The Inside Scoop on Product Size, Price, and Sales

  • Jason@DPD
  • September 17, 2010
  • No Comments

Here at DPD we maintain a content delivery and ecommerce network that delivers thousands of products. This generates a mountain of data on product sizes, product prices, sales volume, most popular product types, etc.

We’re serious about our privacy policy though, and we never share or sell sales information about any vendor or their product performance to 3rd parties. We do however use anonymous sales and product data to plan our infrastructure and future features to to provide the best possible service to our vendors.

This data includes things like product size, product price, product type (video, pdf, etc.), and how many sales they’ve had. This helps us gauge our storage and bandwidth requirements and is a crucial tool for us to make sure we have enough capacity to meet demand.

In this post we’d like to share a few of those anonymous product statistics with you for fun and informational purposes. For the sake of simplicity we’ll look only at products that are being sold in US Dollars (which accounts for the vast majority of DPD products).

Largest Products

First up, we’ll look at the top 10 largest products being delivered with DPD along with their price and how many times they’ve been purchased. As stated above, to keep this anonymous we’ve stripped all product names and IDs and we’re just looking at the raw size and transaction data.

 Size (MB)   Product Price   Purchase Count 
3141 49.00 122
2882 48.50 572
2882 97.00 2038
2882 48.50 58
2116 19.95 87
2048 67.00 58
2048 49.00 97
2025 29.00 421
1722 15.95 3
1695 39.95 11

Almost without exception these large 1, 2, and 3GB+ files are all video products. These might be training videos or independent films for example.

Before we make any determinations or correlations, lets look at a little more data.

Most Expensive Products

Next we’ll look at the top 10 most expensive products in our system. This table includes data for single item products, not any combos that might be made up of other collections of products at a higher price.

 Size (MB)   Product Price   Purchase Count 
4 $4,795.00 1
$1,000.00 20
2 $999.00 1
1 $995.00 1
2 $699.00 97
3 $500.00 1
70 $499.99 1
1631 $498.00 3
2 $495.00 4
$397.00 3

You’ll notice in this table that there are a couple products without a size. These are keycode products where the vendor is selling a software key, more than likely to activate a shareware or trail version of software or to unlock access to a subscription area on a website.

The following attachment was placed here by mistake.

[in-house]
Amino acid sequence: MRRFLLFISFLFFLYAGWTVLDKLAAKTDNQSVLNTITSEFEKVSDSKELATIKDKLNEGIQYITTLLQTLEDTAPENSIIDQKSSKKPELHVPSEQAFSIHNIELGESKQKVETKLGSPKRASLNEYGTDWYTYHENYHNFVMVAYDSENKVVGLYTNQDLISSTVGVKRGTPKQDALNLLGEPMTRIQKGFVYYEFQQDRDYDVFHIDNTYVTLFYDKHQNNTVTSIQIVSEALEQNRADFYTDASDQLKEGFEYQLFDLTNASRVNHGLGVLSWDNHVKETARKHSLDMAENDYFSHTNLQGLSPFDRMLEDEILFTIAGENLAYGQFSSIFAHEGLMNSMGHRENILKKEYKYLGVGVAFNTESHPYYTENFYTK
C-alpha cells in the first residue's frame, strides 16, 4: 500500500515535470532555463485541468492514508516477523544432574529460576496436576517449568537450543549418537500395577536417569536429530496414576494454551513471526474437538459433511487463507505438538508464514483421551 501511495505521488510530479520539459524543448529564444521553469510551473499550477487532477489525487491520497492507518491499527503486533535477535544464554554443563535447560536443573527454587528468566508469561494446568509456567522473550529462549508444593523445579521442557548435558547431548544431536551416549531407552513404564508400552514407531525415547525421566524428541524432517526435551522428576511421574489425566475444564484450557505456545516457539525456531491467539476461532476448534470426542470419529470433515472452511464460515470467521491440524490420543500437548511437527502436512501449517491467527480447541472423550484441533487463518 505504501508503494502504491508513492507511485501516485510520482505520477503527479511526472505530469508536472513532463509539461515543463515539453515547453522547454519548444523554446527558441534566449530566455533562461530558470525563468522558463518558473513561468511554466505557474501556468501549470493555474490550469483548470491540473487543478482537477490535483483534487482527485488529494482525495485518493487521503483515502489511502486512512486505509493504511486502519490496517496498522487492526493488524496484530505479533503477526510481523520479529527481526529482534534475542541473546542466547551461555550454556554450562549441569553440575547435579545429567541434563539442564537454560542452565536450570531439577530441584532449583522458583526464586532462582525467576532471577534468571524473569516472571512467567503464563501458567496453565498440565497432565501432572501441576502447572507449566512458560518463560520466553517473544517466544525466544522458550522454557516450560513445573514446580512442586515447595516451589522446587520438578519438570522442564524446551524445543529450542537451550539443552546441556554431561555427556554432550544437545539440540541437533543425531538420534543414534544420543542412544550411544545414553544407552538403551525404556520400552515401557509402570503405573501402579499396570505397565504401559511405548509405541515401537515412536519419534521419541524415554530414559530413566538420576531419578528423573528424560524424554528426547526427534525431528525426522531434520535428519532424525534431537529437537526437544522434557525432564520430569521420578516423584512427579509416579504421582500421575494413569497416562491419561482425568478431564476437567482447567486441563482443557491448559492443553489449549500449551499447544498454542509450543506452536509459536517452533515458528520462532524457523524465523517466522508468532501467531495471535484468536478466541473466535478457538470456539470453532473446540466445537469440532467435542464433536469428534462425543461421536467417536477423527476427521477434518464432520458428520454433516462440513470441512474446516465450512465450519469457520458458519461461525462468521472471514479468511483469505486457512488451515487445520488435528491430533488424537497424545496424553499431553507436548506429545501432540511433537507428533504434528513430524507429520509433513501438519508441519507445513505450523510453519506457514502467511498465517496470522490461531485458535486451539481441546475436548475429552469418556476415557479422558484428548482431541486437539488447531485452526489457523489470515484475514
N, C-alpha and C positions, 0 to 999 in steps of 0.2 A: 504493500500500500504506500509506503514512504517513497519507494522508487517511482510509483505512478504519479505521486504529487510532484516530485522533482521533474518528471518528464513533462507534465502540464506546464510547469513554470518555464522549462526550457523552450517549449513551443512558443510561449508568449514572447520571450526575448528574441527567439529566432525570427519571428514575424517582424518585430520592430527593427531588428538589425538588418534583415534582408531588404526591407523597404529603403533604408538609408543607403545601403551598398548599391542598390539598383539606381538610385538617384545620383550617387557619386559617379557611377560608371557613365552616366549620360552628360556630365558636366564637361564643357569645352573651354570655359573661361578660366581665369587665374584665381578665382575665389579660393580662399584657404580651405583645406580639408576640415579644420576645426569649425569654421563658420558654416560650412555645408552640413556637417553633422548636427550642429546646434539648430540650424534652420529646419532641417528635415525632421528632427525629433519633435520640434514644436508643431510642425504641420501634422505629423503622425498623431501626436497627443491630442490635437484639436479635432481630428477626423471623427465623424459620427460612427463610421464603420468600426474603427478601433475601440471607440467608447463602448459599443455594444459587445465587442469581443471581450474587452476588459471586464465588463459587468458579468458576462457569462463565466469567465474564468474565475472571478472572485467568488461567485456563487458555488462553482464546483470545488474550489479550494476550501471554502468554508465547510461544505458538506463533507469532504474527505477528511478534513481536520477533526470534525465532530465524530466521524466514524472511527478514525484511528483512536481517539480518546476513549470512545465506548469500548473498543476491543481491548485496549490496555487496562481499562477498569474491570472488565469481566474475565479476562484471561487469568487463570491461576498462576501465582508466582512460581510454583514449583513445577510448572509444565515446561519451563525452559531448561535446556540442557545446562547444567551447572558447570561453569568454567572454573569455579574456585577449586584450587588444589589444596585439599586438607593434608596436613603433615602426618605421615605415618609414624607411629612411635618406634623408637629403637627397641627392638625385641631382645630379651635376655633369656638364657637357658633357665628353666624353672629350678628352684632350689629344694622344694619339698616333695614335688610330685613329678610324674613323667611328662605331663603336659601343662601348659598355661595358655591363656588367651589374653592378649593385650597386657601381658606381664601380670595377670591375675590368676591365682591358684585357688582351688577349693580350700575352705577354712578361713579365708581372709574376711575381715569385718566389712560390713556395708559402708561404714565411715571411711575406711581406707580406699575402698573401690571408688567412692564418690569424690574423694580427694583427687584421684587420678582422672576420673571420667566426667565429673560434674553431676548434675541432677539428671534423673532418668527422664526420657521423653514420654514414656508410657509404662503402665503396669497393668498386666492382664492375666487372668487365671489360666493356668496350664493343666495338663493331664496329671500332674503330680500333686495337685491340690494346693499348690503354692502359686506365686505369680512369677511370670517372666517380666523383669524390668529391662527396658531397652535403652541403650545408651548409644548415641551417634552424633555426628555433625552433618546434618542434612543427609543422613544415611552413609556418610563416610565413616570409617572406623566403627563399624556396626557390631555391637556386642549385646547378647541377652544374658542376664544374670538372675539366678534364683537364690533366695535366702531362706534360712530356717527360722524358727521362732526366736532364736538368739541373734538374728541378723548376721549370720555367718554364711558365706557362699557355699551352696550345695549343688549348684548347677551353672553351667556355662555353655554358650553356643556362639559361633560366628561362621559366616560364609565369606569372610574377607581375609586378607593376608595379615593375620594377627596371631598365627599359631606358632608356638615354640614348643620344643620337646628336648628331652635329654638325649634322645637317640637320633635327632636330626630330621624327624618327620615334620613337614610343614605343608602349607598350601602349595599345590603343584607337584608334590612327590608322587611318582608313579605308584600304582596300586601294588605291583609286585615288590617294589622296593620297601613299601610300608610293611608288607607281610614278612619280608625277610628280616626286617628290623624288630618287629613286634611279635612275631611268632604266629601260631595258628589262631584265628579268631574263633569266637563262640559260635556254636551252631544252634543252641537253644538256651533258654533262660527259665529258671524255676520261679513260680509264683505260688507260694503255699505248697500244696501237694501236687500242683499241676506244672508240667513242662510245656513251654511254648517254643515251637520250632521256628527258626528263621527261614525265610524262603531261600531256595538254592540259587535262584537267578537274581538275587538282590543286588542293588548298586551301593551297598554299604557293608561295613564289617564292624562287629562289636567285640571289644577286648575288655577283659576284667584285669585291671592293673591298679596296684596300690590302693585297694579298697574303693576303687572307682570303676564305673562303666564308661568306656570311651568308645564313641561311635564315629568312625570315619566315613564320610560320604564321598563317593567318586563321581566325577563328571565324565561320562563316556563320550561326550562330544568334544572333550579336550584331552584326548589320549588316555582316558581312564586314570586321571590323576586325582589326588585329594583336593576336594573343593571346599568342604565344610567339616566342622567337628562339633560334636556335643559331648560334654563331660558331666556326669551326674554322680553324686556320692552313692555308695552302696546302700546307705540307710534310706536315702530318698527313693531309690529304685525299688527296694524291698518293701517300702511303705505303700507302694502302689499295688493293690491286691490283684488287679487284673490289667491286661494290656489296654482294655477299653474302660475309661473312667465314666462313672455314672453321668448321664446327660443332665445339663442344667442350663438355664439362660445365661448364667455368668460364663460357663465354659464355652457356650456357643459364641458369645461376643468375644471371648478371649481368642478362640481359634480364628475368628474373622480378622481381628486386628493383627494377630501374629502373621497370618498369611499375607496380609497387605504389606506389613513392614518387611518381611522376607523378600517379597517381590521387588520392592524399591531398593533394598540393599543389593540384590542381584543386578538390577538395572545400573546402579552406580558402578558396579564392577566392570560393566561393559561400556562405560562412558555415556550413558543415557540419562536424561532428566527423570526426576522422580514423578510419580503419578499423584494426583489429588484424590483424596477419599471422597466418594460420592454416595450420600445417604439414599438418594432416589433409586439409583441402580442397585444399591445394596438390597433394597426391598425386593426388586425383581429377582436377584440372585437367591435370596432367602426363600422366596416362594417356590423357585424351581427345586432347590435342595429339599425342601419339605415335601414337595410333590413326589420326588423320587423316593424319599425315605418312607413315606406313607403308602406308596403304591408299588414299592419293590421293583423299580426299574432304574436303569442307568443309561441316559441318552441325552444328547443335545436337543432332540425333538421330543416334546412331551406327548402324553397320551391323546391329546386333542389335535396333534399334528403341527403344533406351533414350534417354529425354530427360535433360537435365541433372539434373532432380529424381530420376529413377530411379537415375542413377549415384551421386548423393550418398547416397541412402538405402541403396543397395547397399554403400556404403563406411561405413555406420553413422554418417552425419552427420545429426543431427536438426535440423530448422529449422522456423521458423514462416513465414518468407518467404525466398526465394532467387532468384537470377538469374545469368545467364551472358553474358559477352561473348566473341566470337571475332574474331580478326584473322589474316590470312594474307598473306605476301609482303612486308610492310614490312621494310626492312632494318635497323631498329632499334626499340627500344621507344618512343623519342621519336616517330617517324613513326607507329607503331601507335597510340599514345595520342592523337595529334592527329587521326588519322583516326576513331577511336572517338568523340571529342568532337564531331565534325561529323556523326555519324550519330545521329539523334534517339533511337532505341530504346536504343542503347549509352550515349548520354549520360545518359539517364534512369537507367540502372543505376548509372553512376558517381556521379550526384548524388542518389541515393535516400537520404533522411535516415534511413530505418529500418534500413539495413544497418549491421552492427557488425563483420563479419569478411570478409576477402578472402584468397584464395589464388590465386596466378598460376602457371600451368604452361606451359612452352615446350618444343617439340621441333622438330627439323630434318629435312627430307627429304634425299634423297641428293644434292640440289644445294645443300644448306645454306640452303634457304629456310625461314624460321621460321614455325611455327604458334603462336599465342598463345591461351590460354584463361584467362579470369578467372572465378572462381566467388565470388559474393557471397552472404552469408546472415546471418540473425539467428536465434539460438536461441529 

With one exception these most expensive products are all very small, which typically means the product is a PDF ebook, spreadsheet, or other non-multimedia document. You’ll also notice that the purchase count averages very low for expensive products.

Best Selling products

Finally, we’ll look at the data for the most popular products in the DPD system. These products are ordered by the number of sales, not the net sales amount.

 Size (MB)   Product Price   Purchase Count 
1 $4.99 4394
$79.00 3454
5 $39.95 3360
$8.04 2982
3 $29.00 2922
3 $57.00 2619
1 $10.00 2418
9 $19.99 2199
2882 $97.00 2038
11 $25.00 1756

The thing we find most striking about this final table are the small product sizes. These files are almost all PDF products, scripts, small programs, website themes, or other non-multimedia products.

There is also a fairly wide range of product prices in this list- they range anywhere from $4.99 to $97.99. It’s interesting that the #2 product at $7.99 outsells the #4 product which is almost 1/10 the price. However, its important to take sales volume in to account when looking at pricing your own product.

For example:

4394 x $4.99 = $21,926.06

2982 x $8.04 = $23,975.28

1756 x $25.00 = $43,900.00

While cheaper products do tend to sell more copies, net income definitely favors the higher priced product.

Also, from looking at this information one might conclude that information products such as PDFs and other smaller products tend to sell more than large multimedia files like video. Of course, without knowing the specific products and their marketing efforts it would all just be conjecture.

You can see right off the bat why DPD can afford to give so much more product storage space compared to our competitors- while we do store many HUGE files, the most popular files in our system are relatively small, allowing us to average the total bandwidth and disk space costs and provide a better value to everyone. Number #9 on the list? We lose money on that guy every month. Thats ok though as long as everyone doesn’t have a wildly popular 2.8GB product 🙂

We’re developers here at DPD and we love analyzing raw technical and sales data. We’ve purposely left this post open to interpretation, and we’re interested in what you think.

Drop us a comment and tell us what conclusions you’ve come up with from looking at this data!

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